Re: [OAUTH-WG] Assessing the negative effects of proposed standards

Phil Hunt <> Mon, 01 March 2021 18:11 UTC

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From: Phil Hunt <>
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Subject: Re: [OAUTH-WG] Assessing the negative effects of proposed standards
Date: Mon, 1 Mar 2021 10:11:08 -0800
In-Reply-To: <>
Cc: Vittorio Bertola <>, IETF-Discussion Discussion <>,
To: Jim Manico <>
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I think the IETF should look at three issues:

1.  HTTP Re-direct flows in support of workflows (eg MFA sign-on flows) - HTTP redirect is the single most complex part of OAuth2 and drove a lot of the OAuth2 Threat Model and the subsequent drafts such as PKCE.  Right now, OAuth takes the blame because of its extensive recommendations and corrections (e.g. PKCE) to handle requirements not unique to OAuth2.

2.  Authentication of client applications - enabling the ability to identify a returning client or provide an asserted identity still needs to be solved.  Token Binding seemed like the solution, but that’s stalled. Now what?  OAuth Dynamic registration is an example of how complex things can get without being able to identify a returning entity positively.  Can we make this as easy as TLS has been for authenticating servers?

3.  YETA - OAuth has spawned a number of parallel efforts (IoT, OIDC, ... and now GNAP).  Are these new profiles making generational improvements to replace OAuth2 or are they just adding more options and complexity to the mix? I point to ongoing developer confusion on the purpose and differences between OIDC and OAuth2. It is very clear to me, but why not to developers at large?  Could it be they don’t want to care?  Developers are still asking “why can’t I just use basic auth”?   There is a debate that specialization (by eliminating options) leads to simplicity and focus. But when specialization drives  YETA, it is really just more complexity.  Again, this suggests options 1 and 2 need to be looked at before OAuth2 and its flavors can improve.   Is it time to work on bringing all of these together on top of a new HTTP workflow framework?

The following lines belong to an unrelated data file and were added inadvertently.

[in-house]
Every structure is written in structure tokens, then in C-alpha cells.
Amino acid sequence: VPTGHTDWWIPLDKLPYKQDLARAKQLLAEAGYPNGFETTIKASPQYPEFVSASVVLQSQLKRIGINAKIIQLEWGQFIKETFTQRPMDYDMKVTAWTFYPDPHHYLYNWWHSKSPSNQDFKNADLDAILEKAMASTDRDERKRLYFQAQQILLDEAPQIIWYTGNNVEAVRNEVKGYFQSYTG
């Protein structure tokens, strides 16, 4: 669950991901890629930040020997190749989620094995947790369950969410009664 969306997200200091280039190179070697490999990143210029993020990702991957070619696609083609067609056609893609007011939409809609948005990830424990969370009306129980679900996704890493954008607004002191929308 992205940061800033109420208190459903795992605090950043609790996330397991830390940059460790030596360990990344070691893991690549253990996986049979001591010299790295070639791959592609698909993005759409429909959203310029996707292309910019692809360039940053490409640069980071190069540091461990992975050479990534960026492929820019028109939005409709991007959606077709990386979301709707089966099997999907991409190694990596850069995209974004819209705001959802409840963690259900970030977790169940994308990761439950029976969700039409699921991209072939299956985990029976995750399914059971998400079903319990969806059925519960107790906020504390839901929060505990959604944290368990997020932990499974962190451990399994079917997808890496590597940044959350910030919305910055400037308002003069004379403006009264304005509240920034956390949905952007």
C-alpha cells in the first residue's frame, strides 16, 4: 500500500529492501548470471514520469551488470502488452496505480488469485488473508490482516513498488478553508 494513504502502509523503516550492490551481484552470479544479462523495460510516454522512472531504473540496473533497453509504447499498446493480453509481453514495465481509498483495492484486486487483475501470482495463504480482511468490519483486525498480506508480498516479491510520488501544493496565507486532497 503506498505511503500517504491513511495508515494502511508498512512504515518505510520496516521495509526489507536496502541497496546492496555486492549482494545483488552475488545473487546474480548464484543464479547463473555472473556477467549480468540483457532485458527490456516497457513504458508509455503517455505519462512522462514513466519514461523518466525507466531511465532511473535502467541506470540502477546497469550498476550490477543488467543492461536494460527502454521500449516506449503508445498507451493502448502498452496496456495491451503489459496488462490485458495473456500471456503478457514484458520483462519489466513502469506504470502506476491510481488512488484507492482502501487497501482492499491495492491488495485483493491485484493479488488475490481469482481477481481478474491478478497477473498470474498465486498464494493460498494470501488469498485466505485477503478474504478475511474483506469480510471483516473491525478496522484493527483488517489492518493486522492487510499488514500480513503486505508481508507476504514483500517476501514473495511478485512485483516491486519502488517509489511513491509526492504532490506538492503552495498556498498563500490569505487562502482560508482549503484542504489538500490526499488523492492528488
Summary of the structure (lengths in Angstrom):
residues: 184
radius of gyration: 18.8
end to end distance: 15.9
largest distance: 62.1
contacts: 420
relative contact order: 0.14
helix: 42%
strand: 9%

Phil Hunt

> On Mar 1, 2021, at 8:32 AM, Jim Manico <> wrote:
> Vittorio,
> I feel you are conflating OIDC with OAuth2. In delegation workflows, the AS/RS can be any company and the clients are approved registered clients. I use OAuth2 for many of my own consumer needs and there is an even distribution of use among many services. OAuth2 protects me. I no longer have to hand out my twitter credentials just because my conference website wants limited access to my twitter account. I can now give my conference website limited delagated access to my twitter account and cancel that relationship any time. For years I was forced to give up my banking credentials to services like Mint and that is no longer the case due to the OAuth2 financial extension (FAPI).
> While OIDC is certainly centralizing identity to a few providers, a real problem, OAuth2 when used for delegation purposes does not have that same inherent risk.
> Respectfully,
> - Jim Manico
> On 3/1/21 9:59 AM, Vittorio Bertola wrote:
>>> Il 01/03/2021 15:13 Jim Manico <> <> ha scritto:
>>> How does OAuth harm privacy?
>> I think you are analyzing the matter at a different level. 
>> If you start from a situation in which everyone is managing their own online identity and credentials, and end up in a situation in which a set of very few big companies (essentially Google, Apple and Facebook) are supplying and managing everyone's online credentials and logins, then [the deployment of] OAuth[-based public identity systems] is harming privacy. 
>> Centralization is an inherent privacy risk. If you securely and privately deliver your personal information to parties that can monetize, track and aggregate it at scale, then you are losing privacy. 
>> -- 
>> Vittorio Bertola | Head of Policy & Innovation, Open-Xchange
>> <> 
>> Office @ Via Treviso 12, 10144 Torino, Italy
> -- 
> Jim Manico
> Manicode Security
> <>_______________________________________________
> OAuth mailing list